R.I.P, Mr. Knotts
One of our cultural icons passed away early this week. A man who invented a comedic acting style yet to be duplicated. The ultimate nervous nellie. His face and body language genius in space. So jittery and jumpy one minute, yet so poised and cocksure the next, he makes Larry David look fantastically wooden. I'm talking Officer Barney Fife, AKA Don Knotts, AKA The Incredible Mr. Limpet, once hailing from the land of Mayberry in the TV world of The Andy Griffith Show. Forget the fish lips of Mick Jagger, Don Knotts's were the original. His rubbery face could suggest a thousand different moods in the course of this half-hour episodic juggernaut.
His vehicle is/was a unique television series, one that never really ages. Some have suggested that it's more popular today than it was during its original eight-year run in the '60s. Well, that makes sense. There are more Baby Boomers with more kids and with more TVs who can now catch more reruns. But that doesn't diminish the quality storytelling and wonderful ensemble work from Andy, Aunt Bee, Opie (Ron Howard), Gomer, Goober, Floyd The Barber, and Otis The Town Drunk.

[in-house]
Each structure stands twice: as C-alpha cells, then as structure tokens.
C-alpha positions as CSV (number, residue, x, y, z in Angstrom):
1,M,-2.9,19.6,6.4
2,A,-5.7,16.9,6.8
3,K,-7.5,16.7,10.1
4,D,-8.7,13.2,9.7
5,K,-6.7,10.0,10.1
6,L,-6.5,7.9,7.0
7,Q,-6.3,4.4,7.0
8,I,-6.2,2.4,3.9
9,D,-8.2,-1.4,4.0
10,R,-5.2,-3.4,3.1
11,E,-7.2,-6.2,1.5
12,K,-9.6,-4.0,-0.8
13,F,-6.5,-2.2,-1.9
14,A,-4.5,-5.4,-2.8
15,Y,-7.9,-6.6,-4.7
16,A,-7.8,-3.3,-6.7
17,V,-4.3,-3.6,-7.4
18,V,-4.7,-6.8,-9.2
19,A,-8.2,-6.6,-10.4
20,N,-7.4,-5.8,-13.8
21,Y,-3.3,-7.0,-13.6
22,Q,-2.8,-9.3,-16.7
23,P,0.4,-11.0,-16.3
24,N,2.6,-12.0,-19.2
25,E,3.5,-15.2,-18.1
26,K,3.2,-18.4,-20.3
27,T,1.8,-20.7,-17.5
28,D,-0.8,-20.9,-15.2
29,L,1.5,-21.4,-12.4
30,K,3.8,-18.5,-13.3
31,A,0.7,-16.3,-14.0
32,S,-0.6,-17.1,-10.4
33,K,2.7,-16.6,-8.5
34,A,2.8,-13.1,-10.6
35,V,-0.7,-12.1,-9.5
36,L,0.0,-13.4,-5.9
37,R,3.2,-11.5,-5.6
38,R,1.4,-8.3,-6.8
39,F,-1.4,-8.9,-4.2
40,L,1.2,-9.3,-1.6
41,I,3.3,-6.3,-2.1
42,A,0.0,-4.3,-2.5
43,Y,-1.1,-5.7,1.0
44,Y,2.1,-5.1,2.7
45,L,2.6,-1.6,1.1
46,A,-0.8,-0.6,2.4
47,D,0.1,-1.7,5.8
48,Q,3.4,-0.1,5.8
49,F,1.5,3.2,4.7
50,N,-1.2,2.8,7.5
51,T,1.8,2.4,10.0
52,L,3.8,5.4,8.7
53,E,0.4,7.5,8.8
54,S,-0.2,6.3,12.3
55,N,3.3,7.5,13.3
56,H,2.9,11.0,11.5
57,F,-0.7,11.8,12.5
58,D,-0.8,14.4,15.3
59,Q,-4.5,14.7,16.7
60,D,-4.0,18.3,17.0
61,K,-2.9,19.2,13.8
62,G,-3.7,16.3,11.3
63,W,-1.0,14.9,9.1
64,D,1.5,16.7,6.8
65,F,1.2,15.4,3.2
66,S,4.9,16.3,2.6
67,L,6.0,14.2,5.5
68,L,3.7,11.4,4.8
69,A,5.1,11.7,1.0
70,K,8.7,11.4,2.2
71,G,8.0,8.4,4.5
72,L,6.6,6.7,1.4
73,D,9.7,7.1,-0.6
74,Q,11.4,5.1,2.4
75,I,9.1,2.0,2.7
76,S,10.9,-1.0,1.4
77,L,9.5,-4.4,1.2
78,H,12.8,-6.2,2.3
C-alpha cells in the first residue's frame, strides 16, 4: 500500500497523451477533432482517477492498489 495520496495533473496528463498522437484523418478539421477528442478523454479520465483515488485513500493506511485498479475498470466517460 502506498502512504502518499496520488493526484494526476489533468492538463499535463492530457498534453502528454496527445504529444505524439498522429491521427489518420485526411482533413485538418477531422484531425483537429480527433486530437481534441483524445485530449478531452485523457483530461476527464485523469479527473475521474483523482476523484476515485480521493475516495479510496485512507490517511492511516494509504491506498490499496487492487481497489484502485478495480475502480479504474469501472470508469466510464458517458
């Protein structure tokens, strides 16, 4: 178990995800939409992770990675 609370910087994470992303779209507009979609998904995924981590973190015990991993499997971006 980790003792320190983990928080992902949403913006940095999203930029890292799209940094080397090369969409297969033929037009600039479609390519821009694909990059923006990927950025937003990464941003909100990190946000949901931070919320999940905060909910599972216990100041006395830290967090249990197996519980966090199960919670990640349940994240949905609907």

Each episode focused on moral or life lessons and never bowed to the politics of the day. That in itself makes it evergreen. And the writing and acting was always heartfelt even when it seemed hokey. It remains the comfort food of television shows, like meatloaf, and suggests a simpler time when life was far less complicated. And in these sensory overloaded times, meatloaf ain't such a bad meal.
As I read his obit, I heard his voice say, "Andy, can I use my bullet?" (He kept his one bullet in his shirt pocket and his citation book under his cap.) Or his classic lover boy serenade for his squeeze Juanita. And something I recently discovered... Officer Barney Fife was actually Sheriff Andy Taylor's cousin. (Mayberry, indeed!)
Years later, Don would reappear in Three's Company. But for me this insipid character was a waste of his acting genius and never rivaled Officer Fife's twitchy comedic panache. A few years after that, I had the good fortune of working with him as one of his TV agents. I found myself booking him on pathetic daytime game shows as a celebrity guest. It embarrassed me to have to call him and sell him in this world. But he did it and he always did it with a smile and a "thank you." He was a real dude, a trooper.
It's easy to eulogize a man after the fact, but I predict that years from now his Fifeness will continue to inspire. You really owe it to yourself to immerse yourself in the land of Fife. You will never be the same. After all, there's a little bit of Fife in all of us.